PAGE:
Alexanderwohl Mennonite Church

Coordinates: 38°15′42.7″N 97°20′3.9″W / 38.261861°N 97.334417°W / 38.261861; -97.334417

Alexanderwohl Mennonite Church, 2007

The Alexanderwohl Mennonite Church of Goessel, Kansas, is a congregation affiliated with Mennonite Church USA. The congregation has a continuous history dating from 16th-century Europe.


Alexanderwohl Church families trace their roots to the Dutch Anabaptists of the 16th century. From 1600 to 1650, these families, now called Mennonites, migrated to West Prussia, settling in the Danzig area between the Vistula and Nogat Rivers. The Przechówko church in West Prussia, the mother church of Alexanderwohl, was composed of Mennonites who settled near Schwetz and Culm on the Vistula River. Because of growing Prussian militarism and ongoing discrimination against Mennonites, a large portion of the Przechówko Church migrated in 1820-21 under the leadership of Peter Wedel to the Molotschna Mennonite colony in South Russia. In Russia they would be granted exemption from military service, the right to run their own schools and self-govern their villages. During this journey they met Czar Alexander I of Russia, who wished them well (German: "wohl"), prompting the naming of the new village, Alexanderwohl.[1]

Immigration from Russia to KansasEdit

In 1870, the Russian government issued a proclamation stating the intention to end all special privileges granted to German colonists by 1880. Alarmed at the possibility of losing control of their schools and military exemption, a delegation of Mennonite leaders, including Jacob Buller, a minister of the Alexanderwohl congregation, visited North America in 1873 to investigate resettlement possibilities. The delegates split into separate parties, with Buller traveling to Kansas and Texas. When Buller returned in September his congregation had already decided they were ready to move to North America. Over the next nine months they prepared for the trip.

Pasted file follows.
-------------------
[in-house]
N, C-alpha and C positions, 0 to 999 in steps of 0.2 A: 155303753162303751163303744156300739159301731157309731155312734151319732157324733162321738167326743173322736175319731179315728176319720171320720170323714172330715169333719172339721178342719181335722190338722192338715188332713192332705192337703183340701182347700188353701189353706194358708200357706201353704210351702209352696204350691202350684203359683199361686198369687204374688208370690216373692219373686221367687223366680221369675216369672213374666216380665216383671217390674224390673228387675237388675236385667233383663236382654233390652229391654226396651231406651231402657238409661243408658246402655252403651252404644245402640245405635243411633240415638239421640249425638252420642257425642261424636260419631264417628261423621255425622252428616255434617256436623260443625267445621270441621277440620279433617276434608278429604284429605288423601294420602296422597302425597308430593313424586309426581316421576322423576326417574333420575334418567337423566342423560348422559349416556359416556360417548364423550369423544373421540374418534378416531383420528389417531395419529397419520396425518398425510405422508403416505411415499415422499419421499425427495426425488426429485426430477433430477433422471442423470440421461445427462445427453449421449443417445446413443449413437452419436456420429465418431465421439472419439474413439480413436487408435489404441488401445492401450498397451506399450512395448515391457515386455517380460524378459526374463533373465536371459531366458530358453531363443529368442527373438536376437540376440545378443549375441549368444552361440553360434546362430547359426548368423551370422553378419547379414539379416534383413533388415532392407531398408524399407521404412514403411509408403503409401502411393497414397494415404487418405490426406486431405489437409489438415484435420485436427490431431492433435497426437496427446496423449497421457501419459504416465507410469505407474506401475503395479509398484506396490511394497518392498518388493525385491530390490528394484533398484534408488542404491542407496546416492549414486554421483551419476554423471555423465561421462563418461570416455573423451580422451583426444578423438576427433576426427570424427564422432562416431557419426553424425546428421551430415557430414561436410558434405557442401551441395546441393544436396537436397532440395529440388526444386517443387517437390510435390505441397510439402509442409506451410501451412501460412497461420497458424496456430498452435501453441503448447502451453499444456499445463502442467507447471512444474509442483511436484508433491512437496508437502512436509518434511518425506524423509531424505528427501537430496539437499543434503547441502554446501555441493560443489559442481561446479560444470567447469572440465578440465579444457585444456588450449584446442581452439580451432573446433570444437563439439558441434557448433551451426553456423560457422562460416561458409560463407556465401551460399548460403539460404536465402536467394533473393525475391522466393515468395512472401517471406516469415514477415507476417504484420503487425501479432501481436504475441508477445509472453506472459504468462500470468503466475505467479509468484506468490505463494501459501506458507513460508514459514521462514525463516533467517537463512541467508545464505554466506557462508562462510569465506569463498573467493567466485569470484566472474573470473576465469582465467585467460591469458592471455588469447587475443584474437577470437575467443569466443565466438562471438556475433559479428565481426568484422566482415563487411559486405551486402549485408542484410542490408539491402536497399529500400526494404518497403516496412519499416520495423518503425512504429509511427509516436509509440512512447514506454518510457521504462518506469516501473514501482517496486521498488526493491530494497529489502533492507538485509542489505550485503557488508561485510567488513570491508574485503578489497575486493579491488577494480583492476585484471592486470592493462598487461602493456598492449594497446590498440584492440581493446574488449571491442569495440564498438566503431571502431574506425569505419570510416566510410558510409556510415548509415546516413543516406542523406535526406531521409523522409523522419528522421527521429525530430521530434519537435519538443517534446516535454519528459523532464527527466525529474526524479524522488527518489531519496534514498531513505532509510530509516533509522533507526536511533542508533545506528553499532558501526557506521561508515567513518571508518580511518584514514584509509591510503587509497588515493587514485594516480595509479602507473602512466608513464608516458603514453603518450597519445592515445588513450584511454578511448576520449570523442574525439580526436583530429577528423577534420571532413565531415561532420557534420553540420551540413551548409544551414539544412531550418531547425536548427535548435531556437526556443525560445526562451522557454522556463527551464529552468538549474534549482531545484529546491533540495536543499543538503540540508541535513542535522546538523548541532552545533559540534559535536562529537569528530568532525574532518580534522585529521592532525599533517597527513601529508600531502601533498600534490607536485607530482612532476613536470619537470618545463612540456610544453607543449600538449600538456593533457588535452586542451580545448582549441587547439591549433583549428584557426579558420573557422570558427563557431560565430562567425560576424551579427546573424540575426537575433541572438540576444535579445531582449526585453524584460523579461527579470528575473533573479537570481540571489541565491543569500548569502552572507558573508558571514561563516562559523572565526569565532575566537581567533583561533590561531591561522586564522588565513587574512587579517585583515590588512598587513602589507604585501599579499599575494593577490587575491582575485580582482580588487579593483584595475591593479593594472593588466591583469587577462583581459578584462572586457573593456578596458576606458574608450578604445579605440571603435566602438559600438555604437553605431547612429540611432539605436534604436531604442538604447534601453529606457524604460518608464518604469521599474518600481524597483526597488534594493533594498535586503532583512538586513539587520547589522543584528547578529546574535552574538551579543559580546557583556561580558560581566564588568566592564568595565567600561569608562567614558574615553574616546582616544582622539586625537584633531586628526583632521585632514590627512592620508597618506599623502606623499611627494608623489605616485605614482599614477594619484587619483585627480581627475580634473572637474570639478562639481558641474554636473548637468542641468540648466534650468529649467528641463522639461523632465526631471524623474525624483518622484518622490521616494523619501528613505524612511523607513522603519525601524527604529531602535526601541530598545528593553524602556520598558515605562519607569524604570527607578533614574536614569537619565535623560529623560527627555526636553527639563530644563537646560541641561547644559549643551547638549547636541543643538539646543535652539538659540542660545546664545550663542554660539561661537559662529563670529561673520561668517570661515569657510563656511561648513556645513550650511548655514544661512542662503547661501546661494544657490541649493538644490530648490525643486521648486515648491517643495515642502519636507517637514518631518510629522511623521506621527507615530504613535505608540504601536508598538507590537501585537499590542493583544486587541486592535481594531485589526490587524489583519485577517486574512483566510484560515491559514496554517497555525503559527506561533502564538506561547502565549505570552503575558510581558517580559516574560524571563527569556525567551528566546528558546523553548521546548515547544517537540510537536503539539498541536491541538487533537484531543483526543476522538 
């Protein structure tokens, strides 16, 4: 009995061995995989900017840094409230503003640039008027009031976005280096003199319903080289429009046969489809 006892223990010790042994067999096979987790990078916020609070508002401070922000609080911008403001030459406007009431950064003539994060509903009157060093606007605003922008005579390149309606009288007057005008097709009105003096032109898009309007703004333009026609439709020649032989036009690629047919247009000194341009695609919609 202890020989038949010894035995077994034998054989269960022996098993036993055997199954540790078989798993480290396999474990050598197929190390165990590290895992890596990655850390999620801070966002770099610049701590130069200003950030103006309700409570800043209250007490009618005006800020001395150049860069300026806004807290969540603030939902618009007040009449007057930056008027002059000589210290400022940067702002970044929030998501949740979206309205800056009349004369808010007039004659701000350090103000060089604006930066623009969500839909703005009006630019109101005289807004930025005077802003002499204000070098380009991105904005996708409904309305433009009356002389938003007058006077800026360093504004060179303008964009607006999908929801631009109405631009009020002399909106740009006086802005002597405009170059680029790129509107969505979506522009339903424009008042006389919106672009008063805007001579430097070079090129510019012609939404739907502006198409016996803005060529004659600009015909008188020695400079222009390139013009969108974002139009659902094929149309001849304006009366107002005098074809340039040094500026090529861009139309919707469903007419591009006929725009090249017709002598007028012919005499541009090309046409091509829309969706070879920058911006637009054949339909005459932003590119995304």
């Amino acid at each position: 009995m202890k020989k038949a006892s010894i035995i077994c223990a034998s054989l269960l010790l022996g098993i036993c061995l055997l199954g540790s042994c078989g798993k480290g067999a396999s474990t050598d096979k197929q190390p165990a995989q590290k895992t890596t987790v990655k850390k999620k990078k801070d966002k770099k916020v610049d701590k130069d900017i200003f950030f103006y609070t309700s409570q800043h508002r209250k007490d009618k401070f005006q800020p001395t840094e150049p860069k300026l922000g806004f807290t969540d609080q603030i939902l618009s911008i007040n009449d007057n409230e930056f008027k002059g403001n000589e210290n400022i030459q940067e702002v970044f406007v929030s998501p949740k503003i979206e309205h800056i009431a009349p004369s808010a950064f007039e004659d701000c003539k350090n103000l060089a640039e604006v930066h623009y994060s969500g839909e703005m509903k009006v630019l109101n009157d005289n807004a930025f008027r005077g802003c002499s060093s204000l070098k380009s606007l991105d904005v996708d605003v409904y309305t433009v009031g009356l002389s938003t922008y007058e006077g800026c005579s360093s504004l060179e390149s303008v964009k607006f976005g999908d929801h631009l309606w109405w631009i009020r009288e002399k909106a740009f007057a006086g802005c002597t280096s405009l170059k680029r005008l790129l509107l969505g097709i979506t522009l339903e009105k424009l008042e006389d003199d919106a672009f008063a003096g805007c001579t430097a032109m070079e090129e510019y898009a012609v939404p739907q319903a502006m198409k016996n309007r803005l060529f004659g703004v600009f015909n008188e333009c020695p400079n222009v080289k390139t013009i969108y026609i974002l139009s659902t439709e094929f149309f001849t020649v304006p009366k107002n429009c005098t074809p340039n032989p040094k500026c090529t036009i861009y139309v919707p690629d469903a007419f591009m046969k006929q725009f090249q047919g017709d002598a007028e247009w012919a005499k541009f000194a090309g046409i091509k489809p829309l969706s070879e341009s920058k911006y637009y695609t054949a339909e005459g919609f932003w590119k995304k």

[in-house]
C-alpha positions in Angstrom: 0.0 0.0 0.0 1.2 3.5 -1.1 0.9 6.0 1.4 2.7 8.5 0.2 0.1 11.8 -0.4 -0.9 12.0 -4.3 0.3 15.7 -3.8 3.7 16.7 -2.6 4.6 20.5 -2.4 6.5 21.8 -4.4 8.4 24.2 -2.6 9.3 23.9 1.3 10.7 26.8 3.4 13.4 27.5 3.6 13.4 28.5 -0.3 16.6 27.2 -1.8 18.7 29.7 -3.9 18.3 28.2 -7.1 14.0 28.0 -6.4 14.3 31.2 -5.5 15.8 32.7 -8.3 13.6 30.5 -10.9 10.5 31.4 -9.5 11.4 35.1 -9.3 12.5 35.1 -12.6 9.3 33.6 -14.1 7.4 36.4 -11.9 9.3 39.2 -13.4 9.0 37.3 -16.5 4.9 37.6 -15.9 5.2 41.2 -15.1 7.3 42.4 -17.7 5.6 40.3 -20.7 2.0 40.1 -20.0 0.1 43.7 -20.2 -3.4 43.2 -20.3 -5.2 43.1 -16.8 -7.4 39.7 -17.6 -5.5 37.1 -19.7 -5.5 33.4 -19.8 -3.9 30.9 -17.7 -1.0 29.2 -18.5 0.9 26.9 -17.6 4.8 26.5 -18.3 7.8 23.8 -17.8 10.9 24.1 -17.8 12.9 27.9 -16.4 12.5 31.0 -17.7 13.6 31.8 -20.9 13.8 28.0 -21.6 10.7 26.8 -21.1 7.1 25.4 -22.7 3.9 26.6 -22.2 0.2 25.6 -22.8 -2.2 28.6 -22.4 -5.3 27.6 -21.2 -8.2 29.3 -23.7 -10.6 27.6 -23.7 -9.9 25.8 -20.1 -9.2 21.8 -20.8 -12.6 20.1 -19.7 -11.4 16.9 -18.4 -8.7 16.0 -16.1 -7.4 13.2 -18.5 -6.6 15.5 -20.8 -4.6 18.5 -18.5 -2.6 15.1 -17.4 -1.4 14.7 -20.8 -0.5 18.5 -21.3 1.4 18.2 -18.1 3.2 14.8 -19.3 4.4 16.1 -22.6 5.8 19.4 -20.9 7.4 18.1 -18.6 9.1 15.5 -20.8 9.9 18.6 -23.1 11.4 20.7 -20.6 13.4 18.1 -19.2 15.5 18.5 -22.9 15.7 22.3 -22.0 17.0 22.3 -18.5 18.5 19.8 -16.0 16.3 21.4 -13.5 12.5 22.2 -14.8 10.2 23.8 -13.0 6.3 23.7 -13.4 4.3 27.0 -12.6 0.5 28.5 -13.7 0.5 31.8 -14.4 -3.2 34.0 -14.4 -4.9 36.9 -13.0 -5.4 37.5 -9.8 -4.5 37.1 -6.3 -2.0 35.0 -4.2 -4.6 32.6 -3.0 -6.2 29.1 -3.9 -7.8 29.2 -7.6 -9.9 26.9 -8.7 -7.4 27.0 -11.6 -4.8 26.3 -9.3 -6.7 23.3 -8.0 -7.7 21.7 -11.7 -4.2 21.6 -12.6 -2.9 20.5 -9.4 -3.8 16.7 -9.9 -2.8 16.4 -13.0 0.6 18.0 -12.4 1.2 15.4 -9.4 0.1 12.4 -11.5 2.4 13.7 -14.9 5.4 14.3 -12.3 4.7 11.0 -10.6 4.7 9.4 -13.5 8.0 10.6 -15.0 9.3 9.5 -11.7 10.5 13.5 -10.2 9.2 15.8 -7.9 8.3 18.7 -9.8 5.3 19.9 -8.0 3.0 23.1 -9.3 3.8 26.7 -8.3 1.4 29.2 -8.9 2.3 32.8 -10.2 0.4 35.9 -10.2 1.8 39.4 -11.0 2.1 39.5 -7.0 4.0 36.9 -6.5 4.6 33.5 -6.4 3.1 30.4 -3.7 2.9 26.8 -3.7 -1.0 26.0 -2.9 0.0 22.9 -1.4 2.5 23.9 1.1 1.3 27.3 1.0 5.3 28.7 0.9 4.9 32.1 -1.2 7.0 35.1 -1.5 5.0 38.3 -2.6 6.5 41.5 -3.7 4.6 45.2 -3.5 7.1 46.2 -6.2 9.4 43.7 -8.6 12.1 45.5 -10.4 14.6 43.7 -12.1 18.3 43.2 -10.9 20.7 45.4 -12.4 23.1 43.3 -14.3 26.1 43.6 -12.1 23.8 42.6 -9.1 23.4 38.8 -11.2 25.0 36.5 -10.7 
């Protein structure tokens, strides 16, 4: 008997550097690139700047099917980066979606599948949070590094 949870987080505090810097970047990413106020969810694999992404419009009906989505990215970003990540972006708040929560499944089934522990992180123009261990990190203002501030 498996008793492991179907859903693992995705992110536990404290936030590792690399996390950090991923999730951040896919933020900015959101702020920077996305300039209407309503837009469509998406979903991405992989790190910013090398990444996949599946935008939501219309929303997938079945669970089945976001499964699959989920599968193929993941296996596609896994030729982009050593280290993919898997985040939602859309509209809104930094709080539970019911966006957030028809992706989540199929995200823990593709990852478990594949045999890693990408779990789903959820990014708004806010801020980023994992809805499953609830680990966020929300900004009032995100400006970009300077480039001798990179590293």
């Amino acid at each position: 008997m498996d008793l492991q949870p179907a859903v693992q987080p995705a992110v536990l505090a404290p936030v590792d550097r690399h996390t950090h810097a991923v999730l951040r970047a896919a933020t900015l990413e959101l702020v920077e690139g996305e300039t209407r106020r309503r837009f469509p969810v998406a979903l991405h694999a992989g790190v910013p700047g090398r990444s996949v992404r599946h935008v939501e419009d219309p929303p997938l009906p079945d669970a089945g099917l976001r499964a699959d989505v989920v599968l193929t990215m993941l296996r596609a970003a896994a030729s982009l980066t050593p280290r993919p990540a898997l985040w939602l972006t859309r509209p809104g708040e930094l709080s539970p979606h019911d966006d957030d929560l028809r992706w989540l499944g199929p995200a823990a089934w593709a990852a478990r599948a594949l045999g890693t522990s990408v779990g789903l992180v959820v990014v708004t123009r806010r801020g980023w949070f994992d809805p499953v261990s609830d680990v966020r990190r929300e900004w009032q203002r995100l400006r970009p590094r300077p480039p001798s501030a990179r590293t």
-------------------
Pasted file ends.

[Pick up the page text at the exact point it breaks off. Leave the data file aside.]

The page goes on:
In May 1874, Eduard Totleben, representing the czar, visited the Molotschna Mennonite making verbal promises in an attempt to persuade them not to emigrate.[2] Unconvinced, immigration plans proceeded. Disposing of property, they were able to get full price for grain and animals but land and other possessions went for half value or less.[3] Passports were obtained on 15 July 1874 and distributed in the Alexanderwohl Church on the 18th. Travel arrangements were made on the Hamburg-American Line. The entire Alexanderwohl church membership plus other families (about 800 persons) embarked on two ships. Through the leadership and organization skills of Jacob Buller, financial arrangements were made so that even families with the least resources were able make the journey. As a result, this was the only large Mennonite group that migrated from Russia to North America as a complete congregation.[4] Jacob Buller departed with a group on the Cimbria on 12 August 1874 and minister Dietrich Gaeddert led 130 families on the Teutonia which departed on 16 August 1874.[5] The trip from Hamburg, Germany to New York lasted about 18 days and from there they proceeded in three groups to Topeka, Kansas and Nebraska.

Arriving in Topeka on 10 September 1874, the Gaeddert group and the Buller group which arrived soon afterward, were housed by the Santa Fe Railroad for a month while they purchased horses, cattle, farm implements, building materials, food staples and other necessities for starting a new life on the prairie. The two groups had by this time separated from each other, with the Buller group settling near what is now Goessel, Kansas and the Gaeddert group settling east of Buhler, Kansas.

The 15 October 1874 Topeka Commonwealth reported: